a customer in the most relevant activities to find and keep employment should be the work of staff, not collecting and verifying hours in the manner now prescribed. In addition, waivers could be useful when a state has unique populations to serve such as Refugees. The Refugee families have challenges that are overwhelming to the family and the system. To fit the need of learning English, adjusting to education systems for parents and children, and the cultural issues of both parents working does not remotely fit the design of participation in the TANF program. Yet, by regulation, TANF is the default program for Refugee families with children. Kristen Cox, Executive Director, Utah Department of Workforce Services, testified to the House Ways and Means committee that re-employment programs could be streamlined through a waiver process. See Attachment C. This testimony demonstrates DWS’ commitment to take the responsibility in providing quality, accountable, and streamlined services that produces employment outcomes. In times of reduced funding, waivers may be the best method to allow states to find effective and efficient approaches to assist the unemployed to find and keep work within the TANF program as well as across programs.
ATTACHEMENT C COMMITTEE on WAYS and MEANS: Submissions For The Record Kristen Cox Thursday, February 10, 2011 Mrs. Kristen Cox Executive Director, Utah Workforce Services Supporting Increased Flexibility of Resources: Separate federal funding sources and associated program boundaries can present obstacles to integrated service delivery. Federal law and Department of Labor regulations place clear limitations on how UI, Wagner-Peyser, and WIA funds can be spent. While the intent of the limitations is to ensure effective and appropriate program administration, the effect can be to make cross-program integration difficult. WIA Title I funds may not be spent on employment generating activities, economic development, and other activities, unless they are directly related to training for eligible individuals. Providing less restrictive regulations for WIA statewide activity funds could provide greater flexibility in getting individuals re-employed. Other program issues to consider include: Real-time access to federal data about customers. This could reduce administrative costs, support a more streamlined process for the customer, and ensure more accurate delivery of services. For example, access to Social Security information (SSN verification and benefit payments) is available to states for public assistance programs such as TANF, SNAP, and Medicaid. However, it is not currently available to support other programs such as WIA and WOTC. Expanding the scope of the UI program to achieve claimant re-employment would be an efficient use of funds and would help claimants become re-employed as quickly as possible. WIA, TANF, and SNAP programs offer waivers and more flexibility. If unemployment is one of our largest issues, why not give states more flexible options to help re-employ job seekers? DOL has recently shown good leadership with its focus on re-employment, its wage subsidy grants, and state consortium initiatives. It is time to connect benefits and employment into a seamless service delivery strategy without creating funding barriers. Utah has implemented multiple initiatives to help UI claimants become re-employed sooner. A few of these initiatives have been recognized at the national level. The U. S. Department of Labor awarded DWS the 2010 UI Innovation Award for our electronic correspondence system and the American Institute of Full Employment awarded DWS the 2010 Best Practices Award for our online worker profiling re-employment service program. These initiatives have helped Utah enjoy one of the lowest average UI duration rates in the country – 16.6 weeks, despite having a fairly high wage replacement rate. While we have made significant progress, our goal is to continually strive to improve services for employers and job seekers. Summary of Recommendations: Establish clear expectations for claimants that re-employment is a priority and requires a full-time commitment.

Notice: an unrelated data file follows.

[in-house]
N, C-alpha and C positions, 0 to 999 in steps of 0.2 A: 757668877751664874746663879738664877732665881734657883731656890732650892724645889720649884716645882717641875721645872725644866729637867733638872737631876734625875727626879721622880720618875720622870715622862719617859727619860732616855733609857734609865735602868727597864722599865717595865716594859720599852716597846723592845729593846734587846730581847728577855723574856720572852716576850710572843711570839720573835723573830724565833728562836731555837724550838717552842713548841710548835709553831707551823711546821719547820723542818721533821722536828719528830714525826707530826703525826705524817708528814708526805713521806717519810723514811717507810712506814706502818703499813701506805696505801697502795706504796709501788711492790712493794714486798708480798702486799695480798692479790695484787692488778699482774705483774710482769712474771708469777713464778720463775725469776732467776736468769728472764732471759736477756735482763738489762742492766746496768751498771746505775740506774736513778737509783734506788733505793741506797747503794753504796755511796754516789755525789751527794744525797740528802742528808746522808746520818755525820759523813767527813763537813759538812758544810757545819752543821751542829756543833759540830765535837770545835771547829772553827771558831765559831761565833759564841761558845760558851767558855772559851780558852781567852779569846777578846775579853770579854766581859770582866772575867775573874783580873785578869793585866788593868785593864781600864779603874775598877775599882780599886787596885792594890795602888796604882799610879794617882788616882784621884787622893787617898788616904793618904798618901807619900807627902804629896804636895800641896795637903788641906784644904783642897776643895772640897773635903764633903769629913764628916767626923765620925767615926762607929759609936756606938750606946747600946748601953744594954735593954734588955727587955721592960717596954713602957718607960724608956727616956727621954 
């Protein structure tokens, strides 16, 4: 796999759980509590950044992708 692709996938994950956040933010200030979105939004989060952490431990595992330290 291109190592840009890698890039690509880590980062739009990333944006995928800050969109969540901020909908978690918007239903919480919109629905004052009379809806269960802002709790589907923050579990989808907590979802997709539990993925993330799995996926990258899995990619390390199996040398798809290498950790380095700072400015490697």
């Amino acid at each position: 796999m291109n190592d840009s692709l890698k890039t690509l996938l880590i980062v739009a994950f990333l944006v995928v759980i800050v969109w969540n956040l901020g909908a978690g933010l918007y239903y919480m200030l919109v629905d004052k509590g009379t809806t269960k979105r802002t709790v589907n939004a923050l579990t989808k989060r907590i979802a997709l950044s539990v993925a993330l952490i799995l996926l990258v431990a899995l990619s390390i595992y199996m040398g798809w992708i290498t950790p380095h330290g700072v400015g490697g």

Provide employers with wage, training, and tax incentives that provide economic benefits for employers to expand or retain their workforce. Increase program and funding integration that supports effective meshing of UI claimants with employers’ workforce needs. Expansion of the Worker Profiling and Re-employment Services and REA grants are good examples of integrated funding between UI claimants and re-employment services. Increase flexibility of resources to make cross-program integration more efficient without creating funding barriers or jeopardizing program accountability. As copied from the Link: http://www.waysandmeans.house.gov/News/DocumentSingle.aspx?
This action might not be possible to undo. Are you sure you want to continue?
We've moved you to where you read on your other device.
Get the full title to continue reading from where you left off, or restart the preview.